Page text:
The FRBM Act needs amendment
In the latest instalment of ‘Mann ki baat’ delivered on April 25, the Prime Minister exhorted the people of India to treat the present moment as “yudh” or a war against the virus SARS-COV-2. However, the government’s approach to the economy, under lockdown for over five weeks, has been anything but warlike. An economy is an emergent phenomenon, its path altering when it is buffeted by shocks. This calls for a creative response by the public authority when one occurs. Globally, we are facing a situation that is not just abnormal but, failing a providential reversal, is set to damage our prospects as societies. Public authorities in almost all democracies have recognised this threat and unleashed unprecedented economic force. By contrast in India economic policy appears paralysed, without a significant economic package announced yet.
The lockdown implemented by the government is tantamount to an economic shock. As there is no production no income is being earned by the vast majority of Indians. This would be cause enough for concern even if the loss is confined to a single period. But an economy exists in time. Today’s national income drives tomorrow’s expenditure which determines income the day after. So the lockdown may be expected to have consequences that extend well into the future. It is unlikely that income will bounce back to some pre-determined level once it is lifted. In fact, there is the possibility that we will continue to slide. Economic policy in a democracy is expected to address this possibility. Recent world history has shown that there are varieties of responses even among democracies when it comes to assuming responsibility for the economy. Consider the responses of the United States and by governments in the Euro area, respectively, to the global financial crisis in the last decade. An aggressive fiscal stimulus in the former meant that the United States recovered briskly while reluctant activism by the conservative European Central Bank and equally conservative governments has meant that a whole continent has fared poorly by comparison. This contrast suggests that Europe’s misery is of its own making; in the words of the Dutch macroeconomist Willem Buiter “recessions are a choice”. It implies that it is within the reach of economic policy to determine the state of the economy by preventing a collapse of aggregate demand. Could it be that our own future in India after the lockdown is lifted will be closer to the experience of Europe rather than the United States after the global financial crisis?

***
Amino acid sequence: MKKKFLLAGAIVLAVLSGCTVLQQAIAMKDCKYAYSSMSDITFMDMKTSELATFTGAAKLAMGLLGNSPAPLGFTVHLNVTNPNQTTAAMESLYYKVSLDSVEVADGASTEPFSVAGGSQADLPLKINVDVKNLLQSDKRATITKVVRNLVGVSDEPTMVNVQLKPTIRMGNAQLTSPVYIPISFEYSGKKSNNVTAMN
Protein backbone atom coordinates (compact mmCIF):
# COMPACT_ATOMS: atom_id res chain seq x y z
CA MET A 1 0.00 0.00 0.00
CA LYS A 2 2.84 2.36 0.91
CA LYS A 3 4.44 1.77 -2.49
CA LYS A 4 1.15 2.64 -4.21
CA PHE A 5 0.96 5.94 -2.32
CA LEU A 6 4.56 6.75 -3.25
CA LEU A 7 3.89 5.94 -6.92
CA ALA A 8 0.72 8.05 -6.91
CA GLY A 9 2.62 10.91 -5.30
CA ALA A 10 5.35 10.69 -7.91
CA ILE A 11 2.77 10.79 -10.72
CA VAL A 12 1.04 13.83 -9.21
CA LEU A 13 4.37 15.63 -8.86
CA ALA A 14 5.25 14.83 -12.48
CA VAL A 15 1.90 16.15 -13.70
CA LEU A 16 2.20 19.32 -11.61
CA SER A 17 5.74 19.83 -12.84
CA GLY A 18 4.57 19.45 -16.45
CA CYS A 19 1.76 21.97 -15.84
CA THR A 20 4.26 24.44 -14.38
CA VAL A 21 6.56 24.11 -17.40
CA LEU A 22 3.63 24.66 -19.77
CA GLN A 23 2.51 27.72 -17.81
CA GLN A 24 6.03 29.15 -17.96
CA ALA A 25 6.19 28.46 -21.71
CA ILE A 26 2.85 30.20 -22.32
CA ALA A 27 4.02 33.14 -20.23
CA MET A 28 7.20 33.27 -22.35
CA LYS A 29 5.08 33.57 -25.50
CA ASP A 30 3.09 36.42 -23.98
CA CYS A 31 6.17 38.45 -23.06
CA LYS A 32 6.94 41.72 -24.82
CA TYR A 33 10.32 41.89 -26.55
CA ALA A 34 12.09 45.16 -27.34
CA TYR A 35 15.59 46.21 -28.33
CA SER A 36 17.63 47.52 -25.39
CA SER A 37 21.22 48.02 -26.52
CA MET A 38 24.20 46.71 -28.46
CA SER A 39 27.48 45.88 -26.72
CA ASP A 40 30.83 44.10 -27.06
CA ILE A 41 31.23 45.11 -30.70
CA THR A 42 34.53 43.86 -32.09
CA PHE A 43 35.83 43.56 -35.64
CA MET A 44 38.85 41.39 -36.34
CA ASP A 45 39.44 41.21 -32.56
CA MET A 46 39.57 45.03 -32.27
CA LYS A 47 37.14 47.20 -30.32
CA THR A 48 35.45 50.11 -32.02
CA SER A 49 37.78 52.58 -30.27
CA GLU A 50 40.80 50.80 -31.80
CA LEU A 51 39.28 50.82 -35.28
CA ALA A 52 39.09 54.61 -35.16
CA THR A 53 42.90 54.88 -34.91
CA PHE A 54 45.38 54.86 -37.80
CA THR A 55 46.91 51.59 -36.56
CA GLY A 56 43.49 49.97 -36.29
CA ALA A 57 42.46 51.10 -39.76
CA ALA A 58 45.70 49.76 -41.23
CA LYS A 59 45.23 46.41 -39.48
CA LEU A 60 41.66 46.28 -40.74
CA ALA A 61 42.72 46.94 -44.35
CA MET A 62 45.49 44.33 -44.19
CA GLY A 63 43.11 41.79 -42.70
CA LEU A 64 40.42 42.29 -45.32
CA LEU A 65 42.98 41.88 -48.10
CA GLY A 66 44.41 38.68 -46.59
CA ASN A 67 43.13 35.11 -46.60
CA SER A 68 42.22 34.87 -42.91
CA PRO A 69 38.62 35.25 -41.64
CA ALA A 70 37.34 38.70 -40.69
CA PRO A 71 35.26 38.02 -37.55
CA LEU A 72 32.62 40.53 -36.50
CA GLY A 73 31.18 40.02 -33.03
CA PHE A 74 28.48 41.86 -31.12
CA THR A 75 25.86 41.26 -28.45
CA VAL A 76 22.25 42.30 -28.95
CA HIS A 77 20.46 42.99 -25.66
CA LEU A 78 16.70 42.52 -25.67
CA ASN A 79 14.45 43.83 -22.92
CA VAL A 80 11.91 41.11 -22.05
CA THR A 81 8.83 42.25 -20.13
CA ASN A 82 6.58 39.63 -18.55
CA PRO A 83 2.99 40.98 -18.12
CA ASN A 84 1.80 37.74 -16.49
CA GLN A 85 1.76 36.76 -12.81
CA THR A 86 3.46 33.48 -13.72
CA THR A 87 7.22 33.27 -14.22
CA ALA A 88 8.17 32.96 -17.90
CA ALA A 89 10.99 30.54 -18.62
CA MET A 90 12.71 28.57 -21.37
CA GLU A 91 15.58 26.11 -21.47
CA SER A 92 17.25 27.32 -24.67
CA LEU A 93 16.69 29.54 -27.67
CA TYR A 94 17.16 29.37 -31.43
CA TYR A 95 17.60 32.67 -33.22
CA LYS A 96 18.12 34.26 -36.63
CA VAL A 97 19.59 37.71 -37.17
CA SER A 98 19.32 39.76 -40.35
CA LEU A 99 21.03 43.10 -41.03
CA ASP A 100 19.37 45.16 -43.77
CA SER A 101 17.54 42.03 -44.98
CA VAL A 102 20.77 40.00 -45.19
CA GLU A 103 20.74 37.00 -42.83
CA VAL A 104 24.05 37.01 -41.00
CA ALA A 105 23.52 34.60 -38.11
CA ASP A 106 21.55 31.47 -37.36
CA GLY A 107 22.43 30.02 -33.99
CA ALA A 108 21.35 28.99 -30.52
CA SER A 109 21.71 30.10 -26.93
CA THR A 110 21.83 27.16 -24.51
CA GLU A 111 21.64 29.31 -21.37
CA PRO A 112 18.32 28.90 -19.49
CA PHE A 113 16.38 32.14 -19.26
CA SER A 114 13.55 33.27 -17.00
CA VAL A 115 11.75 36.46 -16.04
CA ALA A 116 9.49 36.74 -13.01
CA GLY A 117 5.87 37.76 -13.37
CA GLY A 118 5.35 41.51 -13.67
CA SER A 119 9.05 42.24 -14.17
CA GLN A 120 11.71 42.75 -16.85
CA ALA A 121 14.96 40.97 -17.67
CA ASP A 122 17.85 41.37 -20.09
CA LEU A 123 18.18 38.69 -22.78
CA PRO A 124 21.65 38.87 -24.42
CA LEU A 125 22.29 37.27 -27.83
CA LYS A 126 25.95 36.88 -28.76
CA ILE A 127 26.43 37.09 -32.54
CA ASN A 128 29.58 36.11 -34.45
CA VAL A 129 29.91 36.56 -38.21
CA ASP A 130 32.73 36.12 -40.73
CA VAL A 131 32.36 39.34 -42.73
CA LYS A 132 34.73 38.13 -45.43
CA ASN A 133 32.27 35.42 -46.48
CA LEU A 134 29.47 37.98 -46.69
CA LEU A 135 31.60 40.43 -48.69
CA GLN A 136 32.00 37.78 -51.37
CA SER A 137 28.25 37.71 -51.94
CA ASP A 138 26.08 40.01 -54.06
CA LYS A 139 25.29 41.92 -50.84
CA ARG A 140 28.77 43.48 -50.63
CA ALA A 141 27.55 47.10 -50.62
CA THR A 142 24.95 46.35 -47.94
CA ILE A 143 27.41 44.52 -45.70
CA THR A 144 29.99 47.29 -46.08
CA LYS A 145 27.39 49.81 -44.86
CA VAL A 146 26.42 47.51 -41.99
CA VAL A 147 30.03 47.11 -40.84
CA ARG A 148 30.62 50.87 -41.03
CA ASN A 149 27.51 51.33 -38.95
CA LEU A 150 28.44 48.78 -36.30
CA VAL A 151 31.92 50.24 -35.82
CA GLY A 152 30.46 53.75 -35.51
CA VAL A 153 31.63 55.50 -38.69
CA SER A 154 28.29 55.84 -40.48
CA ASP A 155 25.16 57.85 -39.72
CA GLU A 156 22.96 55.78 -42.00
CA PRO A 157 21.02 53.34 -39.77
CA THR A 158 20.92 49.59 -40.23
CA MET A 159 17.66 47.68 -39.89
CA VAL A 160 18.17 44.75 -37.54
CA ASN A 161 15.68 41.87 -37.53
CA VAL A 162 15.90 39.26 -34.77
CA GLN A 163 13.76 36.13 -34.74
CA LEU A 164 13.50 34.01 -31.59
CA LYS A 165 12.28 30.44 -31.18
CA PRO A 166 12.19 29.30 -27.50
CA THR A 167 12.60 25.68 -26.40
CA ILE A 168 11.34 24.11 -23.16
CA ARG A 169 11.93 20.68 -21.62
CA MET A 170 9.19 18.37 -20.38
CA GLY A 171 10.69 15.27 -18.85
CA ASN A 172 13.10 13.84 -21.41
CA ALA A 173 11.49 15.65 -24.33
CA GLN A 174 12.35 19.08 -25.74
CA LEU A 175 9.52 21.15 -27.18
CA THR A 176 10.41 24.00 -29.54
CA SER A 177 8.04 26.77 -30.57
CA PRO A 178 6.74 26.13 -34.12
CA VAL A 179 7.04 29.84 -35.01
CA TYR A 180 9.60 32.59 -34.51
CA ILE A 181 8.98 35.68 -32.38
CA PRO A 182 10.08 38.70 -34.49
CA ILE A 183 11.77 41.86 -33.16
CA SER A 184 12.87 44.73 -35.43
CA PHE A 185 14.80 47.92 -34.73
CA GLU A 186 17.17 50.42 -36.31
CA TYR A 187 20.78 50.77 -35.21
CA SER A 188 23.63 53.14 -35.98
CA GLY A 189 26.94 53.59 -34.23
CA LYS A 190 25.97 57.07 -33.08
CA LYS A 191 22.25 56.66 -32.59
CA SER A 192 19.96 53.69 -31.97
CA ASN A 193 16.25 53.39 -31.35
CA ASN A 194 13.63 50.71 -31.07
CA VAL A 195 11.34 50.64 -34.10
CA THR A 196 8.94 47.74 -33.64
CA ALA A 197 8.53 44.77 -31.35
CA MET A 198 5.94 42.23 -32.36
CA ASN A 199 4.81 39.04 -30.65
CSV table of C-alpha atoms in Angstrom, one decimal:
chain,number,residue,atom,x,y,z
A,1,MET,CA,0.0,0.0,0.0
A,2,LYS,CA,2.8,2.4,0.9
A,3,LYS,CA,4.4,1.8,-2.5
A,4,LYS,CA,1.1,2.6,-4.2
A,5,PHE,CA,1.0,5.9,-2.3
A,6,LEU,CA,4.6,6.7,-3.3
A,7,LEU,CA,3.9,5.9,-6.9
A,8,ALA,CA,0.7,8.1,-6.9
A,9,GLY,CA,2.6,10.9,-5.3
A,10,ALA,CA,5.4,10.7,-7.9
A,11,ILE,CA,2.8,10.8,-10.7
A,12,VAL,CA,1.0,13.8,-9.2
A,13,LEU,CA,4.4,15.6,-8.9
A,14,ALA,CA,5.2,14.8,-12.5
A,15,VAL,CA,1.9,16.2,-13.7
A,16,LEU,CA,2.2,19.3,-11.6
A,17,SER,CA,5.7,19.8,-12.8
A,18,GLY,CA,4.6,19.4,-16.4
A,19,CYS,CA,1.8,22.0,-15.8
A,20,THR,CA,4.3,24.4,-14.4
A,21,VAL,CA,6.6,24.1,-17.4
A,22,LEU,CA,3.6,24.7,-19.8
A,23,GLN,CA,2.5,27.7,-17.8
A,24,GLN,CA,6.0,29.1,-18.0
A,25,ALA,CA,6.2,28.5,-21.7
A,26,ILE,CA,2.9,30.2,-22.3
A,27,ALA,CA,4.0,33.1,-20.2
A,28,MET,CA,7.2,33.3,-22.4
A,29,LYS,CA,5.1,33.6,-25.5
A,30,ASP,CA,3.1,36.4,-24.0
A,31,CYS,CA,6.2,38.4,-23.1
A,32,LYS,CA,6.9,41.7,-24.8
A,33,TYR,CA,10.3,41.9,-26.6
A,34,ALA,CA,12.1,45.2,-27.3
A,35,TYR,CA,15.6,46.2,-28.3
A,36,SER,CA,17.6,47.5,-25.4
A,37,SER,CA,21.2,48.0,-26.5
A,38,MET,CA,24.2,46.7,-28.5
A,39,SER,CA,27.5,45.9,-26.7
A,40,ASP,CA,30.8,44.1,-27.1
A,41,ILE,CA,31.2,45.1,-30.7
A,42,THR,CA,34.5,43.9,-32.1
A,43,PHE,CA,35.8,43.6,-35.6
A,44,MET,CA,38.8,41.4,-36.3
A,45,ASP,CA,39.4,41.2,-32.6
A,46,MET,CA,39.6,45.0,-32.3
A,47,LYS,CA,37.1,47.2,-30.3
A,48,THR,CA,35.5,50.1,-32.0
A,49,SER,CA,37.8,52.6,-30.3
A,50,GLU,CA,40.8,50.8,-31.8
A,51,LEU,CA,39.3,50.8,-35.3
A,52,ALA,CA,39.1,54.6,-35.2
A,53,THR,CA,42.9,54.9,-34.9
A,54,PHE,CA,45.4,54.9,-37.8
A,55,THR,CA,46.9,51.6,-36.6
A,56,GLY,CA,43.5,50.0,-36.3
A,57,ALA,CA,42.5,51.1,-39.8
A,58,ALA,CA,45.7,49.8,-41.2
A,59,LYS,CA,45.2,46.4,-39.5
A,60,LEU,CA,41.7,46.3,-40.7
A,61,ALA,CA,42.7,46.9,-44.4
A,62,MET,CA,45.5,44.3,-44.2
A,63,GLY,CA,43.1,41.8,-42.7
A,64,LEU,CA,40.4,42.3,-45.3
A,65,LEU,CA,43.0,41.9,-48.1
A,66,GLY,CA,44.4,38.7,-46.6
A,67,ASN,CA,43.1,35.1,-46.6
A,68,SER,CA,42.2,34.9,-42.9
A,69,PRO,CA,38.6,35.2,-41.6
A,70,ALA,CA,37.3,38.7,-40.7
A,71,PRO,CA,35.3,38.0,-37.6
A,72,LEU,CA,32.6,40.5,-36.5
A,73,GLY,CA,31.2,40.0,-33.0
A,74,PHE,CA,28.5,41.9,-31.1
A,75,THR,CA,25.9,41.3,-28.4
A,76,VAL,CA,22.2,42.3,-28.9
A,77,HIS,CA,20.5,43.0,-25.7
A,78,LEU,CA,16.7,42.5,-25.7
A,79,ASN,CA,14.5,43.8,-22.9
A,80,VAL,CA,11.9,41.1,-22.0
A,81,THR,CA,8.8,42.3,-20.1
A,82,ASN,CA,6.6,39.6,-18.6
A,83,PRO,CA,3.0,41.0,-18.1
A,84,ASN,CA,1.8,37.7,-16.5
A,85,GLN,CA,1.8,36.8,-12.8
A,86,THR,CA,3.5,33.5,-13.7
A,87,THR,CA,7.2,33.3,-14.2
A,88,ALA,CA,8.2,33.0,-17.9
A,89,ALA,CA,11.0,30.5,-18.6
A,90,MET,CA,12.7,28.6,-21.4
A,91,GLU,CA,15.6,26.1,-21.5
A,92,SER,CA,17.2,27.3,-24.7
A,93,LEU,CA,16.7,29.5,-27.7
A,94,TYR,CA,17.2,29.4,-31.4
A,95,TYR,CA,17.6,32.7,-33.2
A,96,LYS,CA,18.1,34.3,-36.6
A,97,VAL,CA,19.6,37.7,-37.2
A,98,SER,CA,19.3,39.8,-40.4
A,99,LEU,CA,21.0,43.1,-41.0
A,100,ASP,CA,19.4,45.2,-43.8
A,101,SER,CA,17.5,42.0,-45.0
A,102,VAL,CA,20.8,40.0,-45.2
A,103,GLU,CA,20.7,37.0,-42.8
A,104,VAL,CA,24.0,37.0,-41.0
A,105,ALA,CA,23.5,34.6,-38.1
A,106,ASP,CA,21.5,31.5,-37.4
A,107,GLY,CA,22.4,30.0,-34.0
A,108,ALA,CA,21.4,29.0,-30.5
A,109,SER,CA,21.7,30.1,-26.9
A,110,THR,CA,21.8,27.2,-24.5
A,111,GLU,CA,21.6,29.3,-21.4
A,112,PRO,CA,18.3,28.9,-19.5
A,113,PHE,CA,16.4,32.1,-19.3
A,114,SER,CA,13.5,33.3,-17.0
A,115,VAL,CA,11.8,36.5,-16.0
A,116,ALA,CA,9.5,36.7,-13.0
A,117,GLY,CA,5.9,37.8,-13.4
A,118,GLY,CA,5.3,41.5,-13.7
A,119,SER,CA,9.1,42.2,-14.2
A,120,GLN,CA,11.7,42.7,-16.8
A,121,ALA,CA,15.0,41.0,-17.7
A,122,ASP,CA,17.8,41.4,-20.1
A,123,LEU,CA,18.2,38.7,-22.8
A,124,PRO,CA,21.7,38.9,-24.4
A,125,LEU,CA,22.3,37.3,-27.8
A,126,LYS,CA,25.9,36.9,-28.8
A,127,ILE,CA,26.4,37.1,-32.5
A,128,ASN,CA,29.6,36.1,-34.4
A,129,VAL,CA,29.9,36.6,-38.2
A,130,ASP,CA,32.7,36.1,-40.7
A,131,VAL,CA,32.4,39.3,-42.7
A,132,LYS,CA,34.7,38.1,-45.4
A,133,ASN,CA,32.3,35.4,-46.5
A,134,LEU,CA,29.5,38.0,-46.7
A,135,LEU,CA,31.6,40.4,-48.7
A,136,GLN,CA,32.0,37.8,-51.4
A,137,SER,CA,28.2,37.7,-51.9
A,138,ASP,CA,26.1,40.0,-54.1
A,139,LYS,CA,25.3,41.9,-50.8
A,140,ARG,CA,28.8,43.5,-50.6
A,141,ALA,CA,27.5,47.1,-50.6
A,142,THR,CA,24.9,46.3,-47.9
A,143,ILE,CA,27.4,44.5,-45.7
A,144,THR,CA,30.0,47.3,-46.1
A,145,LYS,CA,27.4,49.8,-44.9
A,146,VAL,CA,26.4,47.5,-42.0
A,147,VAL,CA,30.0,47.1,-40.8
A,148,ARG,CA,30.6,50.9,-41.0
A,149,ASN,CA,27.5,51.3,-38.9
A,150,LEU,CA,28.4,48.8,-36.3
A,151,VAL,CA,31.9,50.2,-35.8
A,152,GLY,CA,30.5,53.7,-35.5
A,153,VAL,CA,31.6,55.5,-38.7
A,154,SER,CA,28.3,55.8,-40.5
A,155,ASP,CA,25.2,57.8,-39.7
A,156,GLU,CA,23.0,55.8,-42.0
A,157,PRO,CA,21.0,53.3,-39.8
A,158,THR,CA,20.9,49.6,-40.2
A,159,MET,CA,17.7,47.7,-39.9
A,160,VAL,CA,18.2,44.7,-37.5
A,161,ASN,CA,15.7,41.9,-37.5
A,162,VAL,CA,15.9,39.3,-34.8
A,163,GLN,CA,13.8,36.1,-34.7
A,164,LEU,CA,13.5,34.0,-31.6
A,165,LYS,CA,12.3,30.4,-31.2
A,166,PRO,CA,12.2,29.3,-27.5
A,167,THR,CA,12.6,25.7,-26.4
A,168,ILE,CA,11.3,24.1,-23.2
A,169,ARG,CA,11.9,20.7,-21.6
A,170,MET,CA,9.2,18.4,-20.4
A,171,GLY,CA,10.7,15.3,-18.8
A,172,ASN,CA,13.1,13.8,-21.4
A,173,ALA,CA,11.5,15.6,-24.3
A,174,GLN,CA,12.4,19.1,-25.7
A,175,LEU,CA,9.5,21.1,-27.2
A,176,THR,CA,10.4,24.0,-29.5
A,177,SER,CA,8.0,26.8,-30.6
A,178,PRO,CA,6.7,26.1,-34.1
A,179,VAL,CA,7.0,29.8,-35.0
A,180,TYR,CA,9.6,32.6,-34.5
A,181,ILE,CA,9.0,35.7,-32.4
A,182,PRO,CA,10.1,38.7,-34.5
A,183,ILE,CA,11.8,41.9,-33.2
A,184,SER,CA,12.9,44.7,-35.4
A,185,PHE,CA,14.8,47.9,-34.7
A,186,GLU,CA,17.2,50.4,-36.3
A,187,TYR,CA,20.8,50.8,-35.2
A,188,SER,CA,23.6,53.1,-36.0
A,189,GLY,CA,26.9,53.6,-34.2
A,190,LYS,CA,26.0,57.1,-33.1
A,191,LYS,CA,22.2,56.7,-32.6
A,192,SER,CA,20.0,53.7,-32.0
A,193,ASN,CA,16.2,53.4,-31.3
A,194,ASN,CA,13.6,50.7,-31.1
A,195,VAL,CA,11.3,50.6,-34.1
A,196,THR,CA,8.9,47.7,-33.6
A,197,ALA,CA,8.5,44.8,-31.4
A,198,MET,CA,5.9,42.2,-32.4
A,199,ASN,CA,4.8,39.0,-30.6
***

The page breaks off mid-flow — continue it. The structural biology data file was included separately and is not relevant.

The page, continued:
Of course, so long as a lockdown persists, the problem is not just one of aggregate demand, for it is the supply side that is impacted first. But as wages not paid today lower tomorrow’s expenditure a supply restriction could soon end up as a demand recession. Of the two arms of macroeconomic policy, namely monetary and fiscal, it is the latter that has greater potential once demand slows. This feature, which is established in theory, is particularly relevant under the circumstances India finds itself in today. The economy has been slowing for three years since 2017-18 following the demonetisation in late 2016. There is an explanation for this. In a slowing economy private investors tend to be sceptical of the growth of profits, and are likely to contract investment. Now growth slows further, impacting investment in the next period, and so on.
Only government can counteract slowing private investment. The Great Depression is reckoned to have lasted for a decade from 1929, ended only by the Second World War. War had meant greater public expenditure, which restored economic activity. Nowhere was this more in evidence than in the United States which was launched into a period of extraordinary prosperity for three decades. It is important for us in India to learn from this period in world history and to tailor our economic policy accordingly.
A hurdle placed in the path of renewal of economic activity post-lockdown is the Fiscal Responsibility and Budgetary Management Act of 2003. It ties expansionary economic policy to a fiscal deficit limit of 3 percent of the gross domestic product. This when the fiscal deficit of the centre was already at 3.8 percent in 2019-20. The government can of course amend it allow for an emergency, such as one we face at present. Not amending the Act is one of the sources of the paralysis in economic policy in India today. It ensures that the government cannot expand its spending to battle the consequences of the spread of the coronavirus SARS-COV-2. Greater expenditure is required in four buckets, first for relief, next for the medical response, then for an aggregate demand stimulus and finally for ramping up the public health infrastructure.
It is difficult to fathom the non-interventionist macroeconomic policy stance of the Government of India, one bordering on irresponsibility though wrapped in the rhetoric of fiscal rectitude. Never before has it been as true that “Practical men who believe themselves to be quite exempt from any intellectual influence, are usually the slaves of some defunct economist.” (J.M. Keynes)